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Plan of Operation

 

Upon completion of this Offering, the company intends to fund operations with the proceeds from this Offering and use mortgage financing to advance the purchase of land for the first 100 homes, construction and development of the properties, use of architects, and hiring of employees. Approximate costs per home are as follows:

 

  · purchase the land: up to $50,000

 

  · construction and design of the development: up to $210,000

 

  · architectural and engineering costs: up to $ 10,000

 

The company has estimated that it will be financing the purchase of land and construction of the facilities with mortgages obtained, representing 70% of the total value of the location.

 

Pursuant to the Management Services Agreement, ERC Parent intends to assist with the management of the first Florida developments. During a two- year time period ERC Parent will focus on hiring and training ERC Homebuilders 1 executives and employees.

 

As of, March 2019, the company is in the beginning stages identifying land for the South Florida locations. The company intends to finance some of the purchase of the land from proceeds of this Offering.

 

Over the next 12 months, the company plans to do the following:

 

  

· Select and acquire multiple land sites.
     

· Negotiate and execute mortgage financing for approved segments of home development and construction.
     
  · Negotiate pre-sale contracts with build-for-rent home buyers.
     
  ·

Finalize site and building design per the overall ERC Homebuilders 1 concept design.

     
·Commence construction.
   
·Complete and close the sale of the homes.

 

Beginning with capital procured from this offering, the company intends to do the following:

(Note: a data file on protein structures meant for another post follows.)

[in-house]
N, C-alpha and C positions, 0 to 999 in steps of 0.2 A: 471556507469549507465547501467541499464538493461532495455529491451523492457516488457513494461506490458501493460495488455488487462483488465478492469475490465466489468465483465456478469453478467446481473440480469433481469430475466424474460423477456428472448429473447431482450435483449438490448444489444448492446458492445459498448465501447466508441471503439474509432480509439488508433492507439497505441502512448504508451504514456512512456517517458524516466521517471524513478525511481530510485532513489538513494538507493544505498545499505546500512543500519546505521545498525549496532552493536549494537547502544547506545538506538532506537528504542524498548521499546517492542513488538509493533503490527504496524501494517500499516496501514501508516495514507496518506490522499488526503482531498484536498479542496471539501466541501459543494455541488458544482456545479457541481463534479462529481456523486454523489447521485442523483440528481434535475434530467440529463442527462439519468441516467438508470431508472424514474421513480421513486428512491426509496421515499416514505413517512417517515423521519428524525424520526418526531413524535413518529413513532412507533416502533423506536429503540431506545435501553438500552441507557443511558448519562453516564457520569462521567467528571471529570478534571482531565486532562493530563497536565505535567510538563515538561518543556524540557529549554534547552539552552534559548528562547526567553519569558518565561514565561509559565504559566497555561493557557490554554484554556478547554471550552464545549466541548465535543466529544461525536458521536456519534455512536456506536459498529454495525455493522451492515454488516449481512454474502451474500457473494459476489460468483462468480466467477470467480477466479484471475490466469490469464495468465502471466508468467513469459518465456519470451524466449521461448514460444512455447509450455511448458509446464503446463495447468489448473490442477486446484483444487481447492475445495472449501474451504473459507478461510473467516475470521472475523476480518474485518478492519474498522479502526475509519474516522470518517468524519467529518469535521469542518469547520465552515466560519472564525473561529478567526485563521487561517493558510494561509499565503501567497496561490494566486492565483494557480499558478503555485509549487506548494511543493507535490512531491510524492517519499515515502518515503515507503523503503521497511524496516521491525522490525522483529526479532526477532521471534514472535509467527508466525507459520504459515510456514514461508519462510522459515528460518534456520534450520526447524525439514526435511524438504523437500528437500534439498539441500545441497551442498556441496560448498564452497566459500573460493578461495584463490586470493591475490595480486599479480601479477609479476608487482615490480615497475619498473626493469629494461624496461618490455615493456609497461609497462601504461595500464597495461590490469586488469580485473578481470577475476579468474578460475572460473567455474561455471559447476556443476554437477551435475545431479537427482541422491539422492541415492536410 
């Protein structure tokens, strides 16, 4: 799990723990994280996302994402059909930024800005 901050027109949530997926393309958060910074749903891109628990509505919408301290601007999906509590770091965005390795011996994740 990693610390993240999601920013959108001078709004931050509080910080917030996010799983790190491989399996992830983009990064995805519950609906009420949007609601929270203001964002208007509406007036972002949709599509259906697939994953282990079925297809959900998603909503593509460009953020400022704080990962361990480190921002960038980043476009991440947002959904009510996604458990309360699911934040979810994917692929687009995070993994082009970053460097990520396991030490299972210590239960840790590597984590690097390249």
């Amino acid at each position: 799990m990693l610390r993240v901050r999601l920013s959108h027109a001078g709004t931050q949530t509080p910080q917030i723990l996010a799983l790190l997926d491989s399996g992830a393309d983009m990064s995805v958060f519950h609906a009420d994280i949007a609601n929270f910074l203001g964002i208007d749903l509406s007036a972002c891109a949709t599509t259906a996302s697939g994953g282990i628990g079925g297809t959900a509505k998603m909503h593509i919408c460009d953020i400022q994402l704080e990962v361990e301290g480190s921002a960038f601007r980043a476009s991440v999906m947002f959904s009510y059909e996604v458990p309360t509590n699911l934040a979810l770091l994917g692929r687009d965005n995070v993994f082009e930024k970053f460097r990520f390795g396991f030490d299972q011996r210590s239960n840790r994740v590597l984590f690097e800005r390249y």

· Oversee and manage the construction, finish, equipping and selling the Florida locations in order to commence operations.

 

  · Acquire necessary permits to construct, finish properties, as applicable.

 

Liquidity and Capital Resources

 

As of December 31, 2018, the company’s cash on hand was $160. Currently, the company is not generating a profit. Accordingly, since inception ERC Homebuilders 1 has relied upon the cash advances from its current shareholder ERC Parent and management. The company plans to continue to try to raise additional capital through additional offerings and mortgage financing. Absent additional capital, the company may be forced to significantly reduce expenses and could become insolvent.

 

Indebtedness

 

  · On February 28, 2019, the company received $339,750 from ERC Parent pursuant to a Promissory Note for working capital to cover expenses and costs while preparing for the securities offering.

 

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DIRECTORS, EXECUTIVE OFFICERS AND SIGNIFICANT EMPLOYEES

 

The table below sets forth the directors of the company.

 

 

Name

  Position   Employer   Age   Term of Office (If
indefinite give date
of appointment)
Gerald Ellenburg   Director, Chairman and CEO   ERC Homebuilders 1, Inc.   69   November 8, 2018
Ryan Koenig   Director, President and COO   ERC Homebuilders 1, Inc.   40   November 8, 2018
Rod Turner   Director   ERC Homebuilders 1, Inc.   62   Dec 19, 2018

 

The table below sets forth the officers and directors of ERC Parent.

 

 

Name

  Position   Employer  

Age

  Term of Office (If
indefinite give date
of appointment)
Gerald Ellenburg  

Director

Chairman

Chief Executive Officer

  ERC Homebuilders, Inc.   69   November 8, 2018
Ryan Koenig